When I was small I used to brave the rolling waves; allowing them to crash over me, tumbling through and over and under, before being deposited in a jumble of limbs and wild mermaid hair onto the shingle. Eyes salt stung, breathless and cold-trembling, it was my personal battle with the surf; yet the feeling of being amidst the crests and foam was exhilarating. Finally, teeth chattering, blue lipped and exhausted, I would reluctantly admit defeat; creeping back to shore to lie in the hollows between stones so the sun could warm my shivering bones.

Lately I have once again been tumbled over stones, under the weight of heavy water; exhilaration replaced by the overwhelming fear of an uncertain future. But today a small gesture has spun a lifeline to reel me back to solid ground once more.

Saturday, 2 November 2013

Press pause....

Stuck in suspended animation, no drive to move forward, no way to get back . It is as if the pause button has been pushed whilst I wasn't looking. Every day is Groundhog Day .... my default cosy knits and vintage tees hold no surprises, my inbox holds no offers, my phone no messages. The still quiet of the house, once soothing , is now oppressive .... hours are spent curled up, iPad in hand, searching job sites for my redemption; whilst my brain slowly turns to thick silt and my confidence wilts to nothing.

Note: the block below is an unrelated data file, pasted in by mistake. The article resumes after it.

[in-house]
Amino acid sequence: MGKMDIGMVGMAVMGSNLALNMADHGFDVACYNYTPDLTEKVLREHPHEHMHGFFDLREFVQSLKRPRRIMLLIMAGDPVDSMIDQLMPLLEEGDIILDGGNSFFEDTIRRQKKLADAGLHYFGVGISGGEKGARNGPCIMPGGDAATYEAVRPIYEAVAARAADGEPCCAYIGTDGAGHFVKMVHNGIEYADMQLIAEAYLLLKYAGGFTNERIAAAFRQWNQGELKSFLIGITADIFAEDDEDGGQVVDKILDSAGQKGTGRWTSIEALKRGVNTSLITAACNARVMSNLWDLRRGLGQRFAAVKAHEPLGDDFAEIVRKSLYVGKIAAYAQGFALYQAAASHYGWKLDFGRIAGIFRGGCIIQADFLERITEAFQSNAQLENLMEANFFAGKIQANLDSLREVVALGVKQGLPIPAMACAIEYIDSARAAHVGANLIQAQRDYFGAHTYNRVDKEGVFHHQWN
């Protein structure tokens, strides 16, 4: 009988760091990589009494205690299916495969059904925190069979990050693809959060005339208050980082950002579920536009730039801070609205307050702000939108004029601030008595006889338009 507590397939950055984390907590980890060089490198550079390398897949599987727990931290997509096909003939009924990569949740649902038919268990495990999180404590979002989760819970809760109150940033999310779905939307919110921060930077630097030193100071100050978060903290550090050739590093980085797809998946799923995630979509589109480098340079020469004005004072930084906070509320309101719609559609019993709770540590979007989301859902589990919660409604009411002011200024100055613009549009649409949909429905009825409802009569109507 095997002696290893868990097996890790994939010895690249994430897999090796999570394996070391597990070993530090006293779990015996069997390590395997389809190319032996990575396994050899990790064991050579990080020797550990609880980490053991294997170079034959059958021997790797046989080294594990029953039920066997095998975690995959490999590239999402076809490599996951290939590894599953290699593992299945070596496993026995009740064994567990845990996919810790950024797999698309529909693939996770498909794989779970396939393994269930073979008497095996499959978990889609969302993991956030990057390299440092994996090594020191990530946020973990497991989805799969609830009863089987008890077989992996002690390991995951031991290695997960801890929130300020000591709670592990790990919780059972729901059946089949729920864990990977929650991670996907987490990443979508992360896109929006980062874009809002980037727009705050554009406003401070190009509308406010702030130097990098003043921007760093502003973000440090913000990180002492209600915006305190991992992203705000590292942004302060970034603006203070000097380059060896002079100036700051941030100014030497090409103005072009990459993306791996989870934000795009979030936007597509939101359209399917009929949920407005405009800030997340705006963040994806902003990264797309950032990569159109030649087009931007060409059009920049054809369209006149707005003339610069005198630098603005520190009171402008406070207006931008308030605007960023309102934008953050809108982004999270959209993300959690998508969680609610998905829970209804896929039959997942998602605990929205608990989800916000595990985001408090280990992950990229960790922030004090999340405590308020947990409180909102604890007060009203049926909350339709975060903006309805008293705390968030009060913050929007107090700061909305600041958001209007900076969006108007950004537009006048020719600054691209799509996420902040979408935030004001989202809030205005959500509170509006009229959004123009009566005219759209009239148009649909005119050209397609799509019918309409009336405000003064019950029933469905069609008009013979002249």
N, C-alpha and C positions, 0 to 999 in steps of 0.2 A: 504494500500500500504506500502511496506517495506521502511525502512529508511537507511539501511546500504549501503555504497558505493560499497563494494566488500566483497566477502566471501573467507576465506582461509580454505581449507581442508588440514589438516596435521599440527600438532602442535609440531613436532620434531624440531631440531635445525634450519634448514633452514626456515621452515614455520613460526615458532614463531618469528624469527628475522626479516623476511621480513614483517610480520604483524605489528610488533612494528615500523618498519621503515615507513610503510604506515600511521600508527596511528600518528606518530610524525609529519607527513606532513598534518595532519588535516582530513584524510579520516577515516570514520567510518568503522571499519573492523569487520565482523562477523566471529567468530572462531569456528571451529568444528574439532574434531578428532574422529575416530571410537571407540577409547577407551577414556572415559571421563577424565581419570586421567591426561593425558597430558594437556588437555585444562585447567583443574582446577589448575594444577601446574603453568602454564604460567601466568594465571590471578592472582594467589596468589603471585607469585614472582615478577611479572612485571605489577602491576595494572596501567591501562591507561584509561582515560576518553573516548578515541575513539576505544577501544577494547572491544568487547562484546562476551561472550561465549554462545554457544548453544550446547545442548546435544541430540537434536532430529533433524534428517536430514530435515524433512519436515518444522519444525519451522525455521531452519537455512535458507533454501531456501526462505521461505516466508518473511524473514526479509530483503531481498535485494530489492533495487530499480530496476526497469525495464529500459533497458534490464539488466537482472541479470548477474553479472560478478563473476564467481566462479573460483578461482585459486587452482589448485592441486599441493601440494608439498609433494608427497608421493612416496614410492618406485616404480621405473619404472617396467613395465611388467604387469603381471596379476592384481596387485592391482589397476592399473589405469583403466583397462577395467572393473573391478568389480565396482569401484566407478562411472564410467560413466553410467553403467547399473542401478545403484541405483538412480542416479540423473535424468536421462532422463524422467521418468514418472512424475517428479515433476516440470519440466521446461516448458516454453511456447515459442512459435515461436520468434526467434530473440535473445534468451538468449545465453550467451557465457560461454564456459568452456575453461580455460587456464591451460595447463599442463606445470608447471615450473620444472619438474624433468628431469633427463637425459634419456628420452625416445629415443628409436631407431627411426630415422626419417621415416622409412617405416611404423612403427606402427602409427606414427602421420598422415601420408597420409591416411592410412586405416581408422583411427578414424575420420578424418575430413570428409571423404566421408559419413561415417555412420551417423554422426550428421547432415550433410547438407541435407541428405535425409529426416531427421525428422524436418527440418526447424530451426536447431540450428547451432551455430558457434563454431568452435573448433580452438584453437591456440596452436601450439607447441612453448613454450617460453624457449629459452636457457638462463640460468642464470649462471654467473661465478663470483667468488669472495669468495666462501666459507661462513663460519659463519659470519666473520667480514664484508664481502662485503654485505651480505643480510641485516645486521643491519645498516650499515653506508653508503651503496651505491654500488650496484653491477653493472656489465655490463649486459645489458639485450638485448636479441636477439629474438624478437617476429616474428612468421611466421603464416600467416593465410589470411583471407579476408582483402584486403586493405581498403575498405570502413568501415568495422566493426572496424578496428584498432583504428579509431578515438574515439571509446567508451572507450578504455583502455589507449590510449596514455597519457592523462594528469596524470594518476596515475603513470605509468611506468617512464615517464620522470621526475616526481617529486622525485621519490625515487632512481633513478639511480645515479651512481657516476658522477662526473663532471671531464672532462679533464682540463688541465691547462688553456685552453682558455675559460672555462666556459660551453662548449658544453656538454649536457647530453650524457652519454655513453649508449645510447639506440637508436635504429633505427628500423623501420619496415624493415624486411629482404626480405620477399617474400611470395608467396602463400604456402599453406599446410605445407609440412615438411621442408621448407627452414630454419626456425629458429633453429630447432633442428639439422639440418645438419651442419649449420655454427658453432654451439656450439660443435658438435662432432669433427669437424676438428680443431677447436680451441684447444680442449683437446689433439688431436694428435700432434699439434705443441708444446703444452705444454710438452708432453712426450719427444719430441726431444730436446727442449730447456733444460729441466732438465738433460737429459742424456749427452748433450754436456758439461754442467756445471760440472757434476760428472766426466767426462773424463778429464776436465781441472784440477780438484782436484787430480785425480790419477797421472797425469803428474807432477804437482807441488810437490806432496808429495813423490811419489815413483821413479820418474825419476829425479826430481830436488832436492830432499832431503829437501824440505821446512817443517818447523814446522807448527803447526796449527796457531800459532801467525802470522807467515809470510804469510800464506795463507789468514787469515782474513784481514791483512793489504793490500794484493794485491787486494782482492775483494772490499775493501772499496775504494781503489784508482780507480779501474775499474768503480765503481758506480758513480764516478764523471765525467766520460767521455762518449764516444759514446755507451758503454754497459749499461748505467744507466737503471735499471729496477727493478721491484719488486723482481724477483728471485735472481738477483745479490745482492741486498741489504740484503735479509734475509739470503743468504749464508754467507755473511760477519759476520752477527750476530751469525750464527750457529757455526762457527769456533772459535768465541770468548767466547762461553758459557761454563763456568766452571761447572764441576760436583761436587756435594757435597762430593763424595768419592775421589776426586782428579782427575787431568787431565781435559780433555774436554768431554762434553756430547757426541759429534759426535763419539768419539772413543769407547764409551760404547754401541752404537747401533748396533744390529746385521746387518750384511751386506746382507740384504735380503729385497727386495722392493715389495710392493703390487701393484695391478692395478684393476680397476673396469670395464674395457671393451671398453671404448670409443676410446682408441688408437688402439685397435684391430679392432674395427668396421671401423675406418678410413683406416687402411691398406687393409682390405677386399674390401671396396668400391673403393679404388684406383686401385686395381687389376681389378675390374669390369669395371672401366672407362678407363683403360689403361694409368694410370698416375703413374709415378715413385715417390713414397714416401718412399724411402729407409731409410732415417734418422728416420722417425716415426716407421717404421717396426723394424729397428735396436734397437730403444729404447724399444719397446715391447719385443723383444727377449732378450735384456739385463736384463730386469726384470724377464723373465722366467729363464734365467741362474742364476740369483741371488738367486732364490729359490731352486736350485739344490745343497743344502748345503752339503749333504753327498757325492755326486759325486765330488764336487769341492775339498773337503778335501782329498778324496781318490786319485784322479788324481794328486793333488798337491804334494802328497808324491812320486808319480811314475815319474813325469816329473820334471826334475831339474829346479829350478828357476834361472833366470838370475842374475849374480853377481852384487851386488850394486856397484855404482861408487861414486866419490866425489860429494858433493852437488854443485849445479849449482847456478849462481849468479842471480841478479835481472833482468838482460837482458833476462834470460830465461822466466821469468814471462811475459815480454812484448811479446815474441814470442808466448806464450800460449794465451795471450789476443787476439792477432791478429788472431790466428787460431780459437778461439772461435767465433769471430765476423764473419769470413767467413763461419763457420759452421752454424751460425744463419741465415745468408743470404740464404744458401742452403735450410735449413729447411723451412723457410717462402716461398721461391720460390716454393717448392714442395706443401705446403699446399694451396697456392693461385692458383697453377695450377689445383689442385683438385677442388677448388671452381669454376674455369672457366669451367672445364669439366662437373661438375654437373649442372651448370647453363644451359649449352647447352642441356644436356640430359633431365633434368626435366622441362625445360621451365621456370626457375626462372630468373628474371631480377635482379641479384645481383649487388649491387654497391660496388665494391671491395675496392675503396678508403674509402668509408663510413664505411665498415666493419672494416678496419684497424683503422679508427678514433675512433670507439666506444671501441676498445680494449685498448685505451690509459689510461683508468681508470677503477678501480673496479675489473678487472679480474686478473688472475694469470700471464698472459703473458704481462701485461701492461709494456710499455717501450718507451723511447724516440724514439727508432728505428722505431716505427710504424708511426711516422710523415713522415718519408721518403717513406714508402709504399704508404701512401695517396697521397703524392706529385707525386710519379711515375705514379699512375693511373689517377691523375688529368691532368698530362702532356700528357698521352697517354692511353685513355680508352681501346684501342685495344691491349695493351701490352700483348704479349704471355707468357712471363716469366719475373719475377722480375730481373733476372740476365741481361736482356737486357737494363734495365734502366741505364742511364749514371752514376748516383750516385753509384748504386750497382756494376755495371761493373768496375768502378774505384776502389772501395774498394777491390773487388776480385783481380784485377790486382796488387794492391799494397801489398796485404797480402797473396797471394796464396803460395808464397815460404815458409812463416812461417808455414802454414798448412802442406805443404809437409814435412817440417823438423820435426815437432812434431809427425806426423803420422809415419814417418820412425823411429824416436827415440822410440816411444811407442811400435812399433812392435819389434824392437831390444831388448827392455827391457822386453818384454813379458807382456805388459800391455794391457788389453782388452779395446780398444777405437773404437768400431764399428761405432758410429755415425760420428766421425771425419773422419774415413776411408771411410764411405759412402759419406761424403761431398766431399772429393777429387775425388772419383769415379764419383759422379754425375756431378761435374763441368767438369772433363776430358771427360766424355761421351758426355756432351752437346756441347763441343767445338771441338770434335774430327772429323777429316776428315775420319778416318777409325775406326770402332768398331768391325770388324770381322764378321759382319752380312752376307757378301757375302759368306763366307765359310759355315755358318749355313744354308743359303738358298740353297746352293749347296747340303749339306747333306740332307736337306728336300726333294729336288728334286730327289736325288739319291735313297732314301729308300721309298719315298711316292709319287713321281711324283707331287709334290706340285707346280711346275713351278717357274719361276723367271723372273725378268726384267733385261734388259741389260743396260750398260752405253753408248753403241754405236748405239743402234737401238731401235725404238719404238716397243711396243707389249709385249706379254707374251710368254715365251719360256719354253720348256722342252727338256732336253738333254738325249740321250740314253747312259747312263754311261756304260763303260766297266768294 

I cook, I clean, I bake and I blog; all the while moving as though underwater. I need to shake myself loose from this torpor that I have allowed in,  give myself a stern talking to, and come up for air........